Baseline demographic, pre-procedural, and procedural variables were collected for all patients. Pre-intervention treated-limb ABI results were categorized into the following groups: severe (≤0.40); mild-moderate (0.41 to 0.90); and normal (0.91 to 1.4) (5,12). Although ABIs between 0.91 and 1.00 are often classified as “borderline,” for this study, we considered these values to be “normal” because they are not diagnostic of PAD. For a subset of patients, TBIs were also recorded.
We evaluated changes in disease-specific health status using the Peripheral Artery Questionnaire (PAQ). Briefly, the PAQ is a validated 20-item questionnaire developed to quantify symptoms, function, and quality of life in patients experiencing claudication related to PAD (13,14). A summary score is derived for each patient as the sum of scores from the physical limitation, symptom frequency/burden, social function, and quality-of-life domains divided by 4. Scores range from 0 to 100, with higher scores indicating better health status. We attempted to collect pre-intervention PAQs on all patients, and 6-month or 1-year post-intervention PAQs on patients undergoing PVI or SR, respectively.
Finally, we compared rates of post-procedural discharge outcomes including mortality and amputation across ABI categories.
Differences in baseline demographic, pre-procedural, and procedural variables were evaluated across ABI categories. We used analysis of variance for continuous variables and a chi-square test for categorical variables to identify statistically significant differences across the 3 categories. If a statistically significant difference was found, pairwise comparisons across categories was conducted using Student t tests for continuous variables and chi-square tests for categorical variables with a Bonferroni correction of the p values for multiple testing. The mean ABI and TBI for patients undergoing PVI versus SR were compared using the Student t test.
Multivariable ordinal logistic regression was used to identify independent predictors of PAD severity by ABI testing. Because PAD severity was defined by 3 ranked categories of ABI values, the proportional odds model assumes that the effect of the predictors on the odds of severity category membership in every subsequent category is the same (15). We assessed the proportionality assumption using the graphical technique described by Harrell (16). To create a parsimonious model, backward stepwise selection of predictors with Akaike's information criterion was conducted. A detailed description of the candidate predictor variables included in the model and assessment of model performance can be found in the Online Appendix. Because patients were clustered within hospitals and outpatient centers, they could not be assumed to be independent of one another, therefore a “robust” Huber-White covariance matrix was utilized for the calculation of confidence intervals and statistical tests (17).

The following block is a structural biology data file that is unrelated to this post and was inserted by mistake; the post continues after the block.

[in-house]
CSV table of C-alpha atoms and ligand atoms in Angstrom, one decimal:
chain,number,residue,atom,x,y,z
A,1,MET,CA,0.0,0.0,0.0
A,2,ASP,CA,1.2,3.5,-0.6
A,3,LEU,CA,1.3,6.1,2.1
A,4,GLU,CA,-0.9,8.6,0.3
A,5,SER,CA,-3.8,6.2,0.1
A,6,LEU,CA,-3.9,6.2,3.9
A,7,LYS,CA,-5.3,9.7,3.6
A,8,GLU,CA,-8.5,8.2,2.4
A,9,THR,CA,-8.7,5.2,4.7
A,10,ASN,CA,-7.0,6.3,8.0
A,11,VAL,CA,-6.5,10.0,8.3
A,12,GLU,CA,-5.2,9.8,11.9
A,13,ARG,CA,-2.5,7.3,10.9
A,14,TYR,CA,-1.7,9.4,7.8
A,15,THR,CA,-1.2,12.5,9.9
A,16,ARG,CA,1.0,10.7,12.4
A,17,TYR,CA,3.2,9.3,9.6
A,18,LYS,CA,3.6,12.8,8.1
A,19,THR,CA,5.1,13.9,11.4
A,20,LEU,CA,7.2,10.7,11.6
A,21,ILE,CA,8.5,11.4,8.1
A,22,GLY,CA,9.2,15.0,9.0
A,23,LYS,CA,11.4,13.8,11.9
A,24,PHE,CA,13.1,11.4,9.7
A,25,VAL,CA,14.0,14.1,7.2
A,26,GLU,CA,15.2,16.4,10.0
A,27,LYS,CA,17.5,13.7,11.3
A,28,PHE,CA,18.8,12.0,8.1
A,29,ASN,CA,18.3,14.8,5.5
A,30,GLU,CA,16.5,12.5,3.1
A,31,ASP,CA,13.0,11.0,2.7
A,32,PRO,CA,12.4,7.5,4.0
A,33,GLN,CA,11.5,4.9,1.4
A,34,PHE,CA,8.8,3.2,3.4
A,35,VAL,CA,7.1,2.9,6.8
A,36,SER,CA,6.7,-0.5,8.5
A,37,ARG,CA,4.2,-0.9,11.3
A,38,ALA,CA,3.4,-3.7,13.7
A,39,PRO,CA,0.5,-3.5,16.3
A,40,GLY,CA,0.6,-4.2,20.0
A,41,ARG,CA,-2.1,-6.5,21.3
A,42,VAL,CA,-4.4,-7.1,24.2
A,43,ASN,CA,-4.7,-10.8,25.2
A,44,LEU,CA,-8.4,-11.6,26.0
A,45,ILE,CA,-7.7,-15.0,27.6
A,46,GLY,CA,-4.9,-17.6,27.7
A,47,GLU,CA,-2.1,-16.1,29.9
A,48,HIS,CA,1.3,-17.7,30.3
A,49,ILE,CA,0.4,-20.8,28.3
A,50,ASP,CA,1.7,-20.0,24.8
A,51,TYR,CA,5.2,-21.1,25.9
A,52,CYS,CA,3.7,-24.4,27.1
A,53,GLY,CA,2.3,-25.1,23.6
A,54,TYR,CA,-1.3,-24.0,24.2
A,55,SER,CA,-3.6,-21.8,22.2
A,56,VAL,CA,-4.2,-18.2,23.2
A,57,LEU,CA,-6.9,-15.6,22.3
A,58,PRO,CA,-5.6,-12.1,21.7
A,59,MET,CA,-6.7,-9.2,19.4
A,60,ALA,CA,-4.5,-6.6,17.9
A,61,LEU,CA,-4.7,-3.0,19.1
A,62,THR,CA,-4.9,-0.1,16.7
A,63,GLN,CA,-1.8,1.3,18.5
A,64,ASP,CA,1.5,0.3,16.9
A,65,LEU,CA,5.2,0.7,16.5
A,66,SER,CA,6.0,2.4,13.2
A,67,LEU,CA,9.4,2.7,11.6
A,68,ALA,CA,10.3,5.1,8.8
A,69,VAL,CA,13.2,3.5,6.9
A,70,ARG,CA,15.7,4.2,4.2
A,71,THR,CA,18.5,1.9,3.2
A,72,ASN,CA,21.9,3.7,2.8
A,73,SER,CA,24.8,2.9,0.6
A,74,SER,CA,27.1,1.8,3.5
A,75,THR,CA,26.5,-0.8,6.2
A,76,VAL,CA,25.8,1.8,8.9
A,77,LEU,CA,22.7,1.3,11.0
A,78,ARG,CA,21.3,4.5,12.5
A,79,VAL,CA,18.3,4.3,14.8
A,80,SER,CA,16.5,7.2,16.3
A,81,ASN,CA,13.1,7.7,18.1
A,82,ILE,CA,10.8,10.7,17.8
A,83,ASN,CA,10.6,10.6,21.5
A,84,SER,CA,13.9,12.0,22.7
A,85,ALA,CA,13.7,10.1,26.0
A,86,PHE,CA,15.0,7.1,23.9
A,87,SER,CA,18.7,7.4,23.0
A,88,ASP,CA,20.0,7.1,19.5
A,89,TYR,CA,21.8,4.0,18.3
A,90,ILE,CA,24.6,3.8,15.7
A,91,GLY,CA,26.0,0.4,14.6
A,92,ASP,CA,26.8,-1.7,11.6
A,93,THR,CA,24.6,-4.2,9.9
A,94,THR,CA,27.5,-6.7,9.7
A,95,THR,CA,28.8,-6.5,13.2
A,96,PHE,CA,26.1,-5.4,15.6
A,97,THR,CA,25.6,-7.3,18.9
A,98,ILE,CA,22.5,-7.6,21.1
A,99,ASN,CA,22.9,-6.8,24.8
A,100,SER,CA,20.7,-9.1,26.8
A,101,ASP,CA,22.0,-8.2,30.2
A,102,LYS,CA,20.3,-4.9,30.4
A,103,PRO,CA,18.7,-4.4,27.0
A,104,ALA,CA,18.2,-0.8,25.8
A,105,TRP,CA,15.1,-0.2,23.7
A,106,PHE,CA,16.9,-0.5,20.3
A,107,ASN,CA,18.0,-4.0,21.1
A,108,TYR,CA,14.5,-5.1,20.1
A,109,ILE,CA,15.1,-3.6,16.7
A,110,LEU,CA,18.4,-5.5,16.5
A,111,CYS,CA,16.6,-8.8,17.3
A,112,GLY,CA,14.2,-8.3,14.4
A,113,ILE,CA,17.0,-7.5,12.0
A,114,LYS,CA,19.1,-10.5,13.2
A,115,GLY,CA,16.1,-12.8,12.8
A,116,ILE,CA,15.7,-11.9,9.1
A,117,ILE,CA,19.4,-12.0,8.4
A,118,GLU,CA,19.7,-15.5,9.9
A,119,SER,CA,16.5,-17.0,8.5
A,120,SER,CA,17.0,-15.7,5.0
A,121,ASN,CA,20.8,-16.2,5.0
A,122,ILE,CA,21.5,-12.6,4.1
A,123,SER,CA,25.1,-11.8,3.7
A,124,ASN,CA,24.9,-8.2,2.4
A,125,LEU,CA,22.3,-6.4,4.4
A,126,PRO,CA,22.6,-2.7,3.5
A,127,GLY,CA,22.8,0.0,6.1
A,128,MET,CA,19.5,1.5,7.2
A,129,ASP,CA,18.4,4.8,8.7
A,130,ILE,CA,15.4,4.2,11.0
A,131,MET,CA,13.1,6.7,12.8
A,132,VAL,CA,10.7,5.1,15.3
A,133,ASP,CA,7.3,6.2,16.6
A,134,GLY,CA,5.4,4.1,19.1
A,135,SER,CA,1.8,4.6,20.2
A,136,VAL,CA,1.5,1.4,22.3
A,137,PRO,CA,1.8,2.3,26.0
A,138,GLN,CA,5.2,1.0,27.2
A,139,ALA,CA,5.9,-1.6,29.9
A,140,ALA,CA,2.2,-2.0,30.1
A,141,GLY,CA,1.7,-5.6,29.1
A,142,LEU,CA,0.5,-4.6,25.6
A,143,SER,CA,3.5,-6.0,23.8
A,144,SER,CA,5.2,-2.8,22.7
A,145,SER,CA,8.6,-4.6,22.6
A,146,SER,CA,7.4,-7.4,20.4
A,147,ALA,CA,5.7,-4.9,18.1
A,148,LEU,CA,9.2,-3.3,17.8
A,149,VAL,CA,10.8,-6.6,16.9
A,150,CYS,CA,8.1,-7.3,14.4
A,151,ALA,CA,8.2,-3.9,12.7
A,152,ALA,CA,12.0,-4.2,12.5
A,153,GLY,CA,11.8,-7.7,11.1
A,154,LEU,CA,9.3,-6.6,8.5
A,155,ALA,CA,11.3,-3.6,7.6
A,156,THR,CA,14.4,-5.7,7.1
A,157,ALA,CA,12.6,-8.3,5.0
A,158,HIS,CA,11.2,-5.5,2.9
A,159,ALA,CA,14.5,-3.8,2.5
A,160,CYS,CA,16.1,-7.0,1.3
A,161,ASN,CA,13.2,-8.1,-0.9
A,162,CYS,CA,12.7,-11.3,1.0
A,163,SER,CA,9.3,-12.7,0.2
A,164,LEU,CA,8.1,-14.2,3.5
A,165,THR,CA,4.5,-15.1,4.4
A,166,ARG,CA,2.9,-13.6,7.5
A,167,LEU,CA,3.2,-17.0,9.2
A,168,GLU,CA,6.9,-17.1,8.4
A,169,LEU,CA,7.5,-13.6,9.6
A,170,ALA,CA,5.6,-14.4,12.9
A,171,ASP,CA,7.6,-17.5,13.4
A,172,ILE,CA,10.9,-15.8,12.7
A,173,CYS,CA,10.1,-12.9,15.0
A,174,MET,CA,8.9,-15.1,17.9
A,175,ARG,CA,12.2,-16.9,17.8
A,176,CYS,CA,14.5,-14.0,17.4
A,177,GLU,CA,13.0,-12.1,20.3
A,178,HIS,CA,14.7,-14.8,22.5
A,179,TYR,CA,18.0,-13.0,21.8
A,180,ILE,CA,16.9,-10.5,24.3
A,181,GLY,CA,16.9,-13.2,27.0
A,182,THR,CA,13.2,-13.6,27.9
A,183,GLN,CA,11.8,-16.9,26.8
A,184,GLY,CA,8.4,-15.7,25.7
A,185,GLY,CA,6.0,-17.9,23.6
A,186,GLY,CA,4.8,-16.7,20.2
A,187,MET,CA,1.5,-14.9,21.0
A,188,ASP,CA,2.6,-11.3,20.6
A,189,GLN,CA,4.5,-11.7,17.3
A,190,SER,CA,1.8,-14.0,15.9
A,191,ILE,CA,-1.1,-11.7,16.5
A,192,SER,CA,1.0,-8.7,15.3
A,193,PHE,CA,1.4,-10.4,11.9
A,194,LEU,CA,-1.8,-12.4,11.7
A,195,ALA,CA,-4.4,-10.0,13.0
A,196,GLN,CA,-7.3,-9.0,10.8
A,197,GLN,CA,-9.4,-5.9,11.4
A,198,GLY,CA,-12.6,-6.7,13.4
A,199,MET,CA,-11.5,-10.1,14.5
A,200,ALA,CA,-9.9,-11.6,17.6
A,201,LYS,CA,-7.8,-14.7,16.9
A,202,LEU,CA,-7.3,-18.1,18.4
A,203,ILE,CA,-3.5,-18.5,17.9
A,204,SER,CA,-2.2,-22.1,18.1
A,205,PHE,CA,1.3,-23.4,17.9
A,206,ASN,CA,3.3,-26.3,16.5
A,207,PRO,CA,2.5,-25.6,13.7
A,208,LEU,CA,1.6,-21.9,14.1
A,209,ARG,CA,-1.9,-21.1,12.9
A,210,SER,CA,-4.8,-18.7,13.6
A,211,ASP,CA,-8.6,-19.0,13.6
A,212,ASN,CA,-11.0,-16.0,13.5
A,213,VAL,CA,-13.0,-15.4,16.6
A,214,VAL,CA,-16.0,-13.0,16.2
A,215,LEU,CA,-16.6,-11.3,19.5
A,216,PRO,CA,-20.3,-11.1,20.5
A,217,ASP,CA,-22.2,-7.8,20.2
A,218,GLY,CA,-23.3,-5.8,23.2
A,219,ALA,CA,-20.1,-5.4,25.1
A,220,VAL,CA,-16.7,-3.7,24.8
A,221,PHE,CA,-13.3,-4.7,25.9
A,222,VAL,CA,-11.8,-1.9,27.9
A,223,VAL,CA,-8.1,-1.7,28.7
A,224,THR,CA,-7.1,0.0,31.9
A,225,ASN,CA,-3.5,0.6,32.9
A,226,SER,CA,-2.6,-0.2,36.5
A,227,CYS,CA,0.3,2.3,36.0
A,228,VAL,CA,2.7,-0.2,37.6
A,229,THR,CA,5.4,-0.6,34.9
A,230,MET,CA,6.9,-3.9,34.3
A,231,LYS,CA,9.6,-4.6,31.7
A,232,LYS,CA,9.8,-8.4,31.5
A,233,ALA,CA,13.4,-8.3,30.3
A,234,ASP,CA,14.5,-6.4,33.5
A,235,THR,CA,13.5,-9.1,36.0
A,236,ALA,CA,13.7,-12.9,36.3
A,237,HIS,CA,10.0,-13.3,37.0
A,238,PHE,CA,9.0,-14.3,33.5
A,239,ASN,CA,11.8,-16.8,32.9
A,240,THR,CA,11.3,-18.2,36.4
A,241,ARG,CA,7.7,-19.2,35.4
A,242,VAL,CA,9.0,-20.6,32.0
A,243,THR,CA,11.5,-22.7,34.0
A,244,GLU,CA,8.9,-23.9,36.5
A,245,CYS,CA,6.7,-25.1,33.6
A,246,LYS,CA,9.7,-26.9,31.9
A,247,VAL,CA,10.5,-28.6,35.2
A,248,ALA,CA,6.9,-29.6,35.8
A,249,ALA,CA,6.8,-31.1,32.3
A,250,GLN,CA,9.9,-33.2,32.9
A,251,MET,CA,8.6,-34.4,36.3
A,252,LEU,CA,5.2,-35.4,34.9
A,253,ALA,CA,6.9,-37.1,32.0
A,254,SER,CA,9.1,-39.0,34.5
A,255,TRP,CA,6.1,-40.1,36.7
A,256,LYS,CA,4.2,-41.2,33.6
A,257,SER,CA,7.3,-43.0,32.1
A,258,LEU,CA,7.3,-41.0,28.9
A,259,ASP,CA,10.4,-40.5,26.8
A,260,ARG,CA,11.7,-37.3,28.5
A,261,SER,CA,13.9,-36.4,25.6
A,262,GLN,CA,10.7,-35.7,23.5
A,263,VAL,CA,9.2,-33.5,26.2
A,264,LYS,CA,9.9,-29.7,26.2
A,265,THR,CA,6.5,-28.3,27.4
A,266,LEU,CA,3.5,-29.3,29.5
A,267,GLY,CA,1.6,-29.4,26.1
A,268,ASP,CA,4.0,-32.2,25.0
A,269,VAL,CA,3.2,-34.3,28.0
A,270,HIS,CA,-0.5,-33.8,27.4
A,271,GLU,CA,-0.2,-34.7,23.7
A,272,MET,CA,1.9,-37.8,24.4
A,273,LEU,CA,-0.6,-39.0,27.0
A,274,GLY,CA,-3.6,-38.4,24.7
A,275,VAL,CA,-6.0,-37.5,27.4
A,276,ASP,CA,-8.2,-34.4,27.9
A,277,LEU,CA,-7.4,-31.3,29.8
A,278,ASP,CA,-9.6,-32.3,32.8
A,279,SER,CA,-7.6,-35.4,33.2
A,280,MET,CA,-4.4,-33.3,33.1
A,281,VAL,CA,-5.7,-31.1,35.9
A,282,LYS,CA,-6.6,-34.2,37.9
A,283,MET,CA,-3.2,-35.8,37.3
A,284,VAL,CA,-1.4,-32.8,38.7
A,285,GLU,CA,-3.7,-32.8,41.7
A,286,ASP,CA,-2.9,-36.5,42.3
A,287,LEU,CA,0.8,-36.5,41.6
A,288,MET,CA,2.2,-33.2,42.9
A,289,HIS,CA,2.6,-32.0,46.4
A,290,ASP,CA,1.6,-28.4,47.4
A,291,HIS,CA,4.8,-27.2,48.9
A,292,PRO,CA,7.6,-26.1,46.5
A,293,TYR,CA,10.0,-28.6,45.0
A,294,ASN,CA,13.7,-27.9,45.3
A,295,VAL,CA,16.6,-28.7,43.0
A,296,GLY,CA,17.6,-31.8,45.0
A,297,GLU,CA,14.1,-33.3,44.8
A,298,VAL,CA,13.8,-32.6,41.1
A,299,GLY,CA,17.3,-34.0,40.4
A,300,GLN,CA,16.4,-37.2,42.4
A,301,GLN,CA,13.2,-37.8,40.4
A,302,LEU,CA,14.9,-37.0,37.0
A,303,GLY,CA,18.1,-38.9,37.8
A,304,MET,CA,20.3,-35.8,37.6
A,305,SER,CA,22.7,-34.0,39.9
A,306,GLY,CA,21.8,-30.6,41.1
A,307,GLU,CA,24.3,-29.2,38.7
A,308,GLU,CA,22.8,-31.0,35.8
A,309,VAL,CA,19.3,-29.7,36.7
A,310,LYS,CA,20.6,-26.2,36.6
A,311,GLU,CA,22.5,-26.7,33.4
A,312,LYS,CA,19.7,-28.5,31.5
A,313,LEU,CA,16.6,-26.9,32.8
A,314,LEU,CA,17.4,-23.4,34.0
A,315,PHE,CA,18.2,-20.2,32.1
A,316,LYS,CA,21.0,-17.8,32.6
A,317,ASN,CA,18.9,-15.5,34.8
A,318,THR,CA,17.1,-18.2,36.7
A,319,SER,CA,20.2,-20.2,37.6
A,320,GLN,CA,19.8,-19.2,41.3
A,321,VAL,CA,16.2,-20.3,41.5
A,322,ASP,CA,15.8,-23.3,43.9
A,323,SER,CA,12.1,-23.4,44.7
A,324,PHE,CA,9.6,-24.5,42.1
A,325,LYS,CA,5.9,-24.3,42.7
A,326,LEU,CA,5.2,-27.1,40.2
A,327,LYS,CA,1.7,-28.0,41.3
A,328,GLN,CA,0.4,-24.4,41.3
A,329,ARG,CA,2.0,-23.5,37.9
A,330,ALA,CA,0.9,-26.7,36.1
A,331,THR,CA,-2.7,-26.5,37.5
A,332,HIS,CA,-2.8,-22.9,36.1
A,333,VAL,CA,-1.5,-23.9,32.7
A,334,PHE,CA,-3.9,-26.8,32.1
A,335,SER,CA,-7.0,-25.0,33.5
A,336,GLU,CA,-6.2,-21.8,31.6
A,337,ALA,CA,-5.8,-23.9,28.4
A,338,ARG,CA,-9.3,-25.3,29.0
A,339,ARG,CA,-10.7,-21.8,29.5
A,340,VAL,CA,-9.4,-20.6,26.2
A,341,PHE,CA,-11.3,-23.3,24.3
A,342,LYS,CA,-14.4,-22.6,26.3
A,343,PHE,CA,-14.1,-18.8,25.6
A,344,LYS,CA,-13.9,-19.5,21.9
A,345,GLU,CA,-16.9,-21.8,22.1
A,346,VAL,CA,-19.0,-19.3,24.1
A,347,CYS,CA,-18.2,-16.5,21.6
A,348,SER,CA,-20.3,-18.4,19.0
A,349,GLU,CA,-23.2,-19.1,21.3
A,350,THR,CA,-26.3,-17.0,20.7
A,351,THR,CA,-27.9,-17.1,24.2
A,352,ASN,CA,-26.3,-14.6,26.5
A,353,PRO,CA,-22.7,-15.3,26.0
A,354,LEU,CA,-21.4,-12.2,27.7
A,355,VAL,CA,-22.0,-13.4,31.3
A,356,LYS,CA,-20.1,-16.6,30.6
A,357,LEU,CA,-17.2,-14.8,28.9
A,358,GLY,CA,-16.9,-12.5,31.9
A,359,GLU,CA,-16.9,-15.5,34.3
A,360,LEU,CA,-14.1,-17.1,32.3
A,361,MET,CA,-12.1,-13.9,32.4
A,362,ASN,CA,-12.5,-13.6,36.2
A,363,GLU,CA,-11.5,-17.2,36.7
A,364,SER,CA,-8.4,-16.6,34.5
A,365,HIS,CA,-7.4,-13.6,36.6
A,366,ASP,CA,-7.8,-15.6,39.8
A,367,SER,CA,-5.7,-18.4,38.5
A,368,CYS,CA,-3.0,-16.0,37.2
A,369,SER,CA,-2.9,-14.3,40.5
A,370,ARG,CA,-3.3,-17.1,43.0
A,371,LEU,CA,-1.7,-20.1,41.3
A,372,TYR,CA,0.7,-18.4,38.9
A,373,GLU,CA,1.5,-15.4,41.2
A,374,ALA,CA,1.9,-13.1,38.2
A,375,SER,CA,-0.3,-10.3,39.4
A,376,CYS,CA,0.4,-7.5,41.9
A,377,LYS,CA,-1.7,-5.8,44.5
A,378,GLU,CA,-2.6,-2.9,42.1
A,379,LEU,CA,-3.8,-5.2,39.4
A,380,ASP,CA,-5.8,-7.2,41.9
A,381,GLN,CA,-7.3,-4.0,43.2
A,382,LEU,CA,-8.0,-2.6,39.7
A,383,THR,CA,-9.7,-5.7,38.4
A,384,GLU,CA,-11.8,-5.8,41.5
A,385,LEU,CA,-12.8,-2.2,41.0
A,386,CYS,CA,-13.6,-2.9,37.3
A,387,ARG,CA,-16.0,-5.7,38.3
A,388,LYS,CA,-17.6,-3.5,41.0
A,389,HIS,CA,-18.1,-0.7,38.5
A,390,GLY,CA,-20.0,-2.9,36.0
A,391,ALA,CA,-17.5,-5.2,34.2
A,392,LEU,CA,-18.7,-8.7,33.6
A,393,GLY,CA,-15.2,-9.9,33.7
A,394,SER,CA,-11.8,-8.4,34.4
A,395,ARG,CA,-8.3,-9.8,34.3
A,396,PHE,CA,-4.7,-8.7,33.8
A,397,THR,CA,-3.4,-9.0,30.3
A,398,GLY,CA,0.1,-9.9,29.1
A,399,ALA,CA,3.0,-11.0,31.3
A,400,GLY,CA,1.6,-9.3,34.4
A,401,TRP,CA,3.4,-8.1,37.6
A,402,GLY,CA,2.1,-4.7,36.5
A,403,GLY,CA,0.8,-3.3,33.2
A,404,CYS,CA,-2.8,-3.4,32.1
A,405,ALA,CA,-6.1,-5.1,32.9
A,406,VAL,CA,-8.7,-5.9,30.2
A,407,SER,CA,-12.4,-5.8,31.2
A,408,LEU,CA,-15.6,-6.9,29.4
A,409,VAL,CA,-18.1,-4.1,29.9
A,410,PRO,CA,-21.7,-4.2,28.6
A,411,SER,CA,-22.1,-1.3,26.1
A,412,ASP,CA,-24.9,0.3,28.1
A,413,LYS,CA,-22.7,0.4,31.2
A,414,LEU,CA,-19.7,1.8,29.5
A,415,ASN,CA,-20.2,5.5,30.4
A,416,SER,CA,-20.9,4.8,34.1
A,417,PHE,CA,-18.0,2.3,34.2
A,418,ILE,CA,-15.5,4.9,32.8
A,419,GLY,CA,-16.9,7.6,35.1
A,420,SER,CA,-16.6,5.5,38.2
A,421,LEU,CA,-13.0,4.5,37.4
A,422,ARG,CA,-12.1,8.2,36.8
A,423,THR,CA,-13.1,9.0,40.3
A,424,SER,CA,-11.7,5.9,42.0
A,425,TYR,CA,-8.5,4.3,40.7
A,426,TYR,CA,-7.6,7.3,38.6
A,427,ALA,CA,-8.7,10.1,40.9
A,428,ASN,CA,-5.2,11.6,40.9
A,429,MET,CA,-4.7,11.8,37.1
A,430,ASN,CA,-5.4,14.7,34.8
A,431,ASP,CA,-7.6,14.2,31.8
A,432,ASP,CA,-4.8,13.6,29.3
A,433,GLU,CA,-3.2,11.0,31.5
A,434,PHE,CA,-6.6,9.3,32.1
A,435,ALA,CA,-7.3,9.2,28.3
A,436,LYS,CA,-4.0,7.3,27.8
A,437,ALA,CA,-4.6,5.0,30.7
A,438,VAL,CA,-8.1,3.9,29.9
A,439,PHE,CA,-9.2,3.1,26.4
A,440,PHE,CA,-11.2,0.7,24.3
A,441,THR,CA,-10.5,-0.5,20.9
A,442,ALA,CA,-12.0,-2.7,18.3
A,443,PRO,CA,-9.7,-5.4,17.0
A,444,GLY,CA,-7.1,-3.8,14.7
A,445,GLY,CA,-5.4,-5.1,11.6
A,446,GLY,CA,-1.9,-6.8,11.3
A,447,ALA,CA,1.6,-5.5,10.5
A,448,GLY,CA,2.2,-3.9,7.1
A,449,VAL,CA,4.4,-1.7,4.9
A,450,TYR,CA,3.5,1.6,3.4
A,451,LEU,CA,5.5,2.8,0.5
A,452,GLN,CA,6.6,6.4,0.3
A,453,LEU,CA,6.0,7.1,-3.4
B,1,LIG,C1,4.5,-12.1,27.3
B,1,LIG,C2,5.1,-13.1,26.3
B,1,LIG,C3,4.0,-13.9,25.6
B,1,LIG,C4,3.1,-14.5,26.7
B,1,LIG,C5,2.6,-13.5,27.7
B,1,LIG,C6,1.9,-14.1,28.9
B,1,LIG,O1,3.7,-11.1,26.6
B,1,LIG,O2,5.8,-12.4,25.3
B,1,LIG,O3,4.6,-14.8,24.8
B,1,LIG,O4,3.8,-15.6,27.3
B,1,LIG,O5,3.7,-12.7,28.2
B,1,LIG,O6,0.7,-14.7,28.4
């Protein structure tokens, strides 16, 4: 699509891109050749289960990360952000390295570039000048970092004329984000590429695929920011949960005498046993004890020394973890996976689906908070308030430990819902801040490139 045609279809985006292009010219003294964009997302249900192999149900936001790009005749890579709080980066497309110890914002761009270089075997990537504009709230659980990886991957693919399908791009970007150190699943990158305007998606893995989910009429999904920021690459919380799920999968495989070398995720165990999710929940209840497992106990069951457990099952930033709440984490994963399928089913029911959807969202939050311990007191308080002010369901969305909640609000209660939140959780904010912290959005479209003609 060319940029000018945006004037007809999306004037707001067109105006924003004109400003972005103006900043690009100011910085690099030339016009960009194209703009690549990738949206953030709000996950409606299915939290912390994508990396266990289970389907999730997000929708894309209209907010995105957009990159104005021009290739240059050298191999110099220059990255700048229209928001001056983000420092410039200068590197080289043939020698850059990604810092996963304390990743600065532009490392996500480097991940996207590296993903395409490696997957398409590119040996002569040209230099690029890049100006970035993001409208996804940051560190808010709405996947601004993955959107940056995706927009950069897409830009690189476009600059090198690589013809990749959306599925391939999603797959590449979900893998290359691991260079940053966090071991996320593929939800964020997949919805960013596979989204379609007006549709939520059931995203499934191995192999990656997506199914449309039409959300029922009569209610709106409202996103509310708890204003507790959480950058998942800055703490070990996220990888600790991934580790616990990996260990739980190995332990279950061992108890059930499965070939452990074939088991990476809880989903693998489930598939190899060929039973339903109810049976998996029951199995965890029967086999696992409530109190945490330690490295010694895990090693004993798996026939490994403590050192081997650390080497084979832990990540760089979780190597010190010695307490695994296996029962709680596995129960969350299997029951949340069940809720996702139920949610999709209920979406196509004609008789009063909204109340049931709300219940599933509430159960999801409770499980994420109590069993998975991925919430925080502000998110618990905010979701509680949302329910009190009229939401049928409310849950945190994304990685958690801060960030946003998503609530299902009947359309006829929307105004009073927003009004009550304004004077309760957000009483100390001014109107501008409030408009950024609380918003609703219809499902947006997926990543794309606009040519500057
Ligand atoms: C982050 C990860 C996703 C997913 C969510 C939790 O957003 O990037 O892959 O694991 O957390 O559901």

To evaluate the change in PAQ scores in patients across each ABI category, a generalized least-squares (GLS) model was used because it allows for correlation of pre- and post-intervention PAQ scores within subjects (18). Separate GLS models were created for PVI and SR patients. Initially models included all potential confounders, but we ultimately simplified them to include only ABI severity category and pre- and post-intervention time, because additional confounders did not improve model fit. A Huber-White covariance matrix was utilized for the calculation of confidence intervals and statistical tests to account for clustering. Comparisons across ABI categories or across time in the GLS models were adjusted for multiple comparisons with the Bonferroni correction. All analyses were conducted with the R statistical program, version 3.3.1 (19).
Between January 1, 2012, and June 30, 2015, 32,846 lower extremity interventions were performed at 47 sites. In total, 18,469 (56.2%) interventions were excluded from analysis, many of which were performed for symptoms of intermittent claudication (n = 14,551; 44.3%) or in patients with acute limb ischemia (n = 3,010; 9.2%). Of the remaining 14,377 lower extremity interventions performed for symptoms of rest pain or signs of tissue ulceration or gangrene, 3,621 interventions were randomly removed from 2,454 patients who had multiple interventions during the study period to avoid violating the statistical assumption of independence. Of the remaining 10,756 patients, 9,113 (84.7%) underwent PVI and 1,643 (15.3%) underwent SR. Pre-intervention ABIs were recorded in 4,972 (54.6%) patients who underwent PVI and in 1,012 (61.6%) patients who underwent SR, forming the 2 study groups of interest.
Patients with ABIs recorded were more frequently white, female, and current tobacco users than patients who did not have ABIs recorded. They also less frequently had a history of diabetes mellitus, renal failure requiring dialysis, and cardiovascular comorbidities (Online Table S1). There was substantial site-level variation in the rate of recorded pre-intervention ABIs (Online Figure S1). Among sites performing PVI, the mean rate of pre-intervention documented ABIs was 50.5% (range 13.3% to 83.3%), whereas among sites performing SR, the mean rate of ABI documentation was 52.2% (range 11.3% to 90.0%).
Patients undergoing PVI had higher ABIs compared with patients undergoing SR (0.72 ± 0.29 vs. 0.61 ± 0.29, respectively; p < 0.001) (Figure 1). Among patients with recorded pre-intervention ABIs, 581 (11.7%) PVI patients and 72 (7.1%) SR patients had ABIs >1.4, indicative of noncompressible arteries. The demographic, clinical, and procedural characteristics of patients with noncompressible ABIs are shown in Tables 1 and 2. These subjects were excluded from further analyses because our primary objective was to evaluate the heterogeneity of diagnostic results, thus leaving 4,391 PVI patients and 940 SR patients in the 2 study groups. There was substantial heterogeneity in ABI results regardless of the mode of revascularization (Central Illustration). Overall, nearly a quarter of patients (24.0%) had normal ABIs, whereas a small fraction (16.5%) had severe ABIs.